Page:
Browsing PhD e-theses by Subjects
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The effect of cryopreservation on the genome of fish reproductive cellsCryopreservation has been extensively used in human reproductive medicine, aquaculture and conservation programs for endangered species. Many studies have been devoted to the mechanisms of cryodamage. However, in spite of growing successes of cryopreservation, post-thaw recovery of reproductive and embryonic cells often remains poor. It is known that cryopreservation causes extensive damage to membrane, results in decreased metabolism of cells, and disturbs the bioenergetical processes of cells by damage to mitochondria. Nonetheless, it has not yet been identified clearly if cryopreservation causes some disruption in the genetic integrity of reproductive cells and the safety of this approach still needs to be confirmed. The present study was undertaken on the spermatozoa of weather loach (Misgurnus tassilis) and blastomeres cells of zebrafish (Danio rerio). It was shown that survival was decreased for embryos derived from sperm after cryoprotectant treatment or cryopreservation. Some evidence has emerged that this decrease is more likely to reflect some genetic instability caused by cryopreservation of sperm. The present study showed for the first time that the DNA repair system of oocytes was activated after fertilisation with cryopreserved sperm. The effect of DNA repair system was also studied. It was found that incubation of fertilised eggs in caffeine could reverse the detrimental effects of cryopreservation of loach sperm on subsequent embryo development. On the other hand incubation of fertilised eggs with 3-aminobenzamide - inhibitor of the poly (ADP-ribose) polymerase (PARP)- brought further decrease in the survival of embryos derived from cryopreserved sperm. The effect of individual donors of sperm and eggs on overall embryo survival was also studied and these investigations revealed significant differences between different donors. Effect of cryopreservation on zebrafish blastomeres was studied at the DNA molecular level. Mitochondrial DNA was sequenced after cryopreservation and increased level of frequency of the mutation was observed. This finding showed that cryopreservation might potentially increase the instability of mtDNA genome. The significance of these changes on the subsequent function of the cells is to be elucidated. Meanwhile this study suggests that it is important to be cautious in making judgements on the safety of cryopreservation techniques in reproduction.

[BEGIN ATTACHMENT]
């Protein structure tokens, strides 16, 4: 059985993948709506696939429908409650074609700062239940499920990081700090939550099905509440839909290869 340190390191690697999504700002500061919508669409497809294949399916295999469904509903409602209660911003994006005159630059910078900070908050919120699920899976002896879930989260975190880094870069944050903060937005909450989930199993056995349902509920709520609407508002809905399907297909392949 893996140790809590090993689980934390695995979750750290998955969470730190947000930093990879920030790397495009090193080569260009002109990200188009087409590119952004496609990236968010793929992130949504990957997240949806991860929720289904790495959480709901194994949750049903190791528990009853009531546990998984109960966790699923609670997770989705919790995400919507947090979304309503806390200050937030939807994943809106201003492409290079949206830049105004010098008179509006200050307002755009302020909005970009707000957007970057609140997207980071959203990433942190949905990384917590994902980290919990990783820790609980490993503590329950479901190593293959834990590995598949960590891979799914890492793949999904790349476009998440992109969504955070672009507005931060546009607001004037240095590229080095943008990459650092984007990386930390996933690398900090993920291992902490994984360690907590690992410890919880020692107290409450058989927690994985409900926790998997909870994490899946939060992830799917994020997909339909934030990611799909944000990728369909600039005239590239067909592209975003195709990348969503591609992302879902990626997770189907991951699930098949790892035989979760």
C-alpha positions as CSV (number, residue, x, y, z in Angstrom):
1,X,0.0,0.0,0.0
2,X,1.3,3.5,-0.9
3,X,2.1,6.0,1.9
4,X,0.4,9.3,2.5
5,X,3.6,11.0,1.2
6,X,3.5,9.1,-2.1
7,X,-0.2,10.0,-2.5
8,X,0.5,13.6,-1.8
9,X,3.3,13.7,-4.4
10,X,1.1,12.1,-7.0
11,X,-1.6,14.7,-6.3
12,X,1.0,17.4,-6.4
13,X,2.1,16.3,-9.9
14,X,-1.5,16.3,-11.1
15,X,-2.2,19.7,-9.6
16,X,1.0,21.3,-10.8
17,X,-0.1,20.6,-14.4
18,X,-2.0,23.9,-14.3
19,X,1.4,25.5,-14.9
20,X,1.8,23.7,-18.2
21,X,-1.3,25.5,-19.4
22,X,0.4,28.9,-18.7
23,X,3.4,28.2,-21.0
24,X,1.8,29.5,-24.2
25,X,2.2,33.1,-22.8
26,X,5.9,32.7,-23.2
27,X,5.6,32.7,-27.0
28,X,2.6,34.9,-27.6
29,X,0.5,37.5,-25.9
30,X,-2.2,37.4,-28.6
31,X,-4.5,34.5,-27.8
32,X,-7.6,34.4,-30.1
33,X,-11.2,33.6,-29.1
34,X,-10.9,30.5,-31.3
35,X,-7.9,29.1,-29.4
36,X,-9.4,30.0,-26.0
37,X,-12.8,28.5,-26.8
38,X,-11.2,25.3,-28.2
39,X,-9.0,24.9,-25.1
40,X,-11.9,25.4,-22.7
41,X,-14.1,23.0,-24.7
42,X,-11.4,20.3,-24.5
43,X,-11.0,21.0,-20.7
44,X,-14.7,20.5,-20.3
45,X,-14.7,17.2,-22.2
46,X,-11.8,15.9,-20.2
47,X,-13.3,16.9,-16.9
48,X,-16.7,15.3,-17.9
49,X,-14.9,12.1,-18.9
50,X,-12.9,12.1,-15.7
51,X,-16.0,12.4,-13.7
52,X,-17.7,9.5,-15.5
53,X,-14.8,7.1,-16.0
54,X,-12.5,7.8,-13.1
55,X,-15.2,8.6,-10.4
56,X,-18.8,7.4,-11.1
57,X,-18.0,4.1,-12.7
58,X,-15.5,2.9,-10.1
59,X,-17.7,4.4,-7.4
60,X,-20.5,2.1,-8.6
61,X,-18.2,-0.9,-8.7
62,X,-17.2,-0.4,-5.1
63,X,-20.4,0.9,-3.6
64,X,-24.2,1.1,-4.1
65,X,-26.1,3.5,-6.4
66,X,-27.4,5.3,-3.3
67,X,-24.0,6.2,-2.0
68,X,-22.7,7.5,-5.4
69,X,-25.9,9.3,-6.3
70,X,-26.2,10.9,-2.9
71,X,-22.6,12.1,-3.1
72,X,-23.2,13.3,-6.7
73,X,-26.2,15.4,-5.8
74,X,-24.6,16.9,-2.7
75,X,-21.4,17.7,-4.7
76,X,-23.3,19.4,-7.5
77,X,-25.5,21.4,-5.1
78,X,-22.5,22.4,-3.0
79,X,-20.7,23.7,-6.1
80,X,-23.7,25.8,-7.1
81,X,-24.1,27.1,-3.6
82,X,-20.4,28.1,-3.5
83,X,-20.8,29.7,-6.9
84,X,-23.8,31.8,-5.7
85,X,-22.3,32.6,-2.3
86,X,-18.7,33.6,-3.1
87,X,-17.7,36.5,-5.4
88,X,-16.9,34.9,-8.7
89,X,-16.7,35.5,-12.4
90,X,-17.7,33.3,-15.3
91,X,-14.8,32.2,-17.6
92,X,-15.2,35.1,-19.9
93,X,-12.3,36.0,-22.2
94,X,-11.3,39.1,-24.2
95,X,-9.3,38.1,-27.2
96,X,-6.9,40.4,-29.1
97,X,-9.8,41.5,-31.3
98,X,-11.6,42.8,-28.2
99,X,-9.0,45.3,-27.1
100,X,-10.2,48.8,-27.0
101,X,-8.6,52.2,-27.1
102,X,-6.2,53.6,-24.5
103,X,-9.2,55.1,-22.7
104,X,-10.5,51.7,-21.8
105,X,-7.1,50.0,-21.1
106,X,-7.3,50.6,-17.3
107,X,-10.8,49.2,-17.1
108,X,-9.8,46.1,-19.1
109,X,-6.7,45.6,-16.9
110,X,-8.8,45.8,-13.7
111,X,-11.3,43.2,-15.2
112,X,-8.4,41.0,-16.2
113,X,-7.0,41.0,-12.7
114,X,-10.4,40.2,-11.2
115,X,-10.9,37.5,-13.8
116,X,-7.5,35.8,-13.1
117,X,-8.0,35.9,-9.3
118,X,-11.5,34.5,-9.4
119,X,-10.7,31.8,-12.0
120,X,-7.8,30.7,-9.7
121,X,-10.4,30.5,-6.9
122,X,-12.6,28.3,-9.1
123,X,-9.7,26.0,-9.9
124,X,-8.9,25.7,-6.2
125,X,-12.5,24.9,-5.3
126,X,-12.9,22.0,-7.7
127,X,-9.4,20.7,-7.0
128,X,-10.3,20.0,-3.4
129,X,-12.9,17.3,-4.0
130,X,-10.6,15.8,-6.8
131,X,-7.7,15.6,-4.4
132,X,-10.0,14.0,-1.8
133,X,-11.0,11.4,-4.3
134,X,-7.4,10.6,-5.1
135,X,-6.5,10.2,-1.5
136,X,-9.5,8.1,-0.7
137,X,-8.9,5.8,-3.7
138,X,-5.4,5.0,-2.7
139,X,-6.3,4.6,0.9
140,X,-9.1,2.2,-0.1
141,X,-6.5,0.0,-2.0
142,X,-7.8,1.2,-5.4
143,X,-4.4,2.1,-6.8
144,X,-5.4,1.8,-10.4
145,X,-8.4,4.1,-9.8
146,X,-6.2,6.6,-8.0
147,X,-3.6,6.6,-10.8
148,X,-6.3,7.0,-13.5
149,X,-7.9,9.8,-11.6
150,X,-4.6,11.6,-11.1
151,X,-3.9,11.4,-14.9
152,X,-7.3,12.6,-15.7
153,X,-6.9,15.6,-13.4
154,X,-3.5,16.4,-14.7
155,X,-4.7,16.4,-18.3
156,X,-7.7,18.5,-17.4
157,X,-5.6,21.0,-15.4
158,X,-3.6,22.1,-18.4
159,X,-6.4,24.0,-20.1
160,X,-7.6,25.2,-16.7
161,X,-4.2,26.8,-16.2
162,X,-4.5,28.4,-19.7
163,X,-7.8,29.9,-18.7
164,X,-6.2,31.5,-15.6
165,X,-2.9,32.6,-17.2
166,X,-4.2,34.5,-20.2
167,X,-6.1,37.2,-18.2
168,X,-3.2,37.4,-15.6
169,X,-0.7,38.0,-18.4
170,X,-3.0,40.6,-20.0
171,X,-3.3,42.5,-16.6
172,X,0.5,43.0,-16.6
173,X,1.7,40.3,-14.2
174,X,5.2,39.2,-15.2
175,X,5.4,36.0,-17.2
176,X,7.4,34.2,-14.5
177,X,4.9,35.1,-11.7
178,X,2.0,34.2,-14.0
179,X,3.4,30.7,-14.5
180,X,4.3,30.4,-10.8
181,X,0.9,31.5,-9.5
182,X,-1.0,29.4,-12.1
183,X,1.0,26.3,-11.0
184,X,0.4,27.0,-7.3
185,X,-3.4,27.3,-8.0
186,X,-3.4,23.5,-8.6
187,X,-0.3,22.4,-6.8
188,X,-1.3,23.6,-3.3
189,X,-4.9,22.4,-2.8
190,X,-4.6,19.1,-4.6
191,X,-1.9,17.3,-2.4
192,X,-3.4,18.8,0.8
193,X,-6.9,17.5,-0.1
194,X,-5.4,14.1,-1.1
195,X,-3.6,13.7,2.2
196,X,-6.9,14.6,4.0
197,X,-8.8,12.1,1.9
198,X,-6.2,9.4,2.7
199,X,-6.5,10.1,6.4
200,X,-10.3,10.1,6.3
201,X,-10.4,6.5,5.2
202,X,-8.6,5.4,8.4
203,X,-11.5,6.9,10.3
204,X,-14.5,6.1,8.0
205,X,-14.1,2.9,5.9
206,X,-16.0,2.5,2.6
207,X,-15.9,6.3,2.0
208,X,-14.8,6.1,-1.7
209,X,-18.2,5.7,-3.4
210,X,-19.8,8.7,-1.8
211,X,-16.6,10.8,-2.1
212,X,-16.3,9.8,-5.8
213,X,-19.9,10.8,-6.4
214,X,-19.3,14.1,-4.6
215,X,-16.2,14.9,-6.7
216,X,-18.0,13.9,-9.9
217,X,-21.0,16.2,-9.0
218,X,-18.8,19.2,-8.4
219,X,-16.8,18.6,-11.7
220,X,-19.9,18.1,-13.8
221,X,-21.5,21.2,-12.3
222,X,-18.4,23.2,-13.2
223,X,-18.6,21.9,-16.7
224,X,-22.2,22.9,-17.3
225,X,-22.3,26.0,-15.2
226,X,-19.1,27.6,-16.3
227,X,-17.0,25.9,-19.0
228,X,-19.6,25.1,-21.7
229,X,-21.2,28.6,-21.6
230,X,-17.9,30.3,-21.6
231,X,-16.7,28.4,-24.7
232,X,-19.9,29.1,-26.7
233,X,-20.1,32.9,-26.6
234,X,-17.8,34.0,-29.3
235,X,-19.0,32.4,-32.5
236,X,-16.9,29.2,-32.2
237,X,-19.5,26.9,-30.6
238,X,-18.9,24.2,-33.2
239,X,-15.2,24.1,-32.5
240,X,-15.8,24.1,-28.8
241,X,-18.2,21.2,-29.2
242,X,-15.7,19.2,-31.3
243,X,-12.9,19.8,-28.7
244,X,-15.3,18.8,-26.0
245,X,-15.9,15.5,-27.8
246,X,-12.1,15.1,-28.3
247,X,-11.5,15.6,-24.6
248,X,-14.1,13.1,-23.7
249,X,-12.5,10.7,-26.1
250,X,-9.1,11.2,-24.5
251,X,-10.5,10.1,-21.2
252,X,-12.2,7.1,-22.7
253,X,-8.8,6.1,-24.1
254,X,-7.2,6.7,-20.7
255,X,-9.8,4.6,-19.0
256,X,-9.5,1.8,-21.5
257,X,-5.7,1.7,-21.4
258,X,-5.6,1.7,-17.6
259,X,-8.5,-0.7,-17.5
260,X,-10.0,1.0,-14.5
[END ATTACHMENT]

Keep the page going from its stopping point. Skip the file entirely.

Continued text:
Expression and comparison of tropomyosin isoform actin-binding properties and their resolution within the thin-filament proteomeTropomyosins(Tm) are a group of proteins that regulate the actin filaments in both muscle and non-muscle cells. In mammalian cells four Tm species are found: α-Tm (fast) encoded by α-Tm /TPM1 gene, β-Tm, encoded by β-Tm/ TPM2 gene, α-Tm (slow) encoded by γTm gene/ TPM3 and δ-Tm encoded by δTm / TPM4gene. Mutations in Tm are linked to many cardiac and skeletal diseases like hypertrophic cardiac myopathy (TPM1 and TPM2), familial cardiac myopathy (TPM1) and skeletal diseases like nemaline myopathy (TPM2 and TPM3) along with other sarcomere proteins. The hypothesis on which this study is based is, the isoform composition in both muscle and non-muscle cells adapts in response to disease and physiological changes. A significant part of that adaptation is changes in the thin filament protein isoforms expressed and the post translational modifications of these proteins. In this study Tpm3.12st isoform of γTm and other striated muscle tropomyosin isoforms (Tpm1 and Tpm2) and a non-muscle Tmp4 were characterised using a variety of techniques. The aim was to enhance our understanding of the role of tropomyosin interactions in regards to its efficiency of actin binding capacity as well as its effect on actin polymerisation. Human tropomyosin 3 (Tpm3.12st) was expressed in E. coli to produce recombinant protein with three N-terminal sequence variants (Met, MM and (M)ASM). The proteins were characterised for their binding affinity with actin as this isoform has not been well characterised so far. Its properties are compared with other striated muscle tropomyosin Tpm1.1st and Tpm2.2st and non-muscle Tpm4.1cy. The proteins were purified through ion exchange chromatography and the purity was checked by using SDS-PAGE and UV spectrometry. The molecular weights of the recombinant proteins produced were confirmed by mass spectrometry. Cosedimentation assays were performed for their actin binding affinity using ultracentrifugation. The variant of Tpm3.12st with AS N-terminal extension was found to have similar actin affinity to Tpm1.1st in the range of 0.1-0.8 μM (half saturation). However the variants with Met and MM N-termini bound to actin weakly with high half saturation concentration of ~ 6 μM and ~8 μM tropomyosin respectively. Measurement of actin polymerisation kinetics showed it is affected in presence of tropomyosin. From this study it is shown that tropomyosin accelerates the initiation step in actin polymerisation with varying differences within the isoforms in contrast to several previous studies. There have been very few studies of the effect of tropomyosin on actin polymerisation in the last two decades. This work shows that tropomyosin isoforms have a large and variable role in controlling actin polymerisation and understanding tropomyosin function will need further investigation in this area. This study also developed an ELISA screening method using monoclonal antibodies for identification and quantification of Tpm3.12st which was tested against all the four tropomyosin isoforms. None of the twelve antibodies studied showed reactivity only with Tpm3.12st. From the data analysed it is deduced the amino acid residues in the region of 24-43 shows the prospect of designing a monoclonal antibody specific to Tpm3.12st isoform. Accurate quantification of tropomyosin isoforms is key to understanding their function and the effects of modulation of isoform composition in health and disease. A reverse phase liquid chromatography method was developed which is compatible with the analysis of the thin filament proteome using top-down mass spectrometry. Reverse phase liquid chromatography (RPLC) is one of the most popular methods used in mass spectrometry analysis where proteins are separated based on their hydrophobicity. The RPLC method developed in this study gives an efficient separation of major thin filament proteins along with small soluble proteins that is compatible to use for top down mass spectrometry for identification and quantification of proteins, PTMs and isoform composition. With a minimum amount of 2 mg of tissue using chicken and mouse heart and skeletal muscle samples a buffer system was optimized to extract thin filament proteins. With the optimized RPLC method actin, tropomyosin and troponin complex subunits (TnC, TnI and TnI) were successfully separated and the proteins were identified using SDS-page by comparison with the previous research results. This novel method of extraction and the optimised RPLC method will provide a “bird’s eye view” of thin filament proteome providing information of PTMs of all the proteins together within one single extraction, reducing the time for analysis and the sample size. This has the potential to give insight into tissue, muscle and heart adaptations that could act as a prognostic indicator.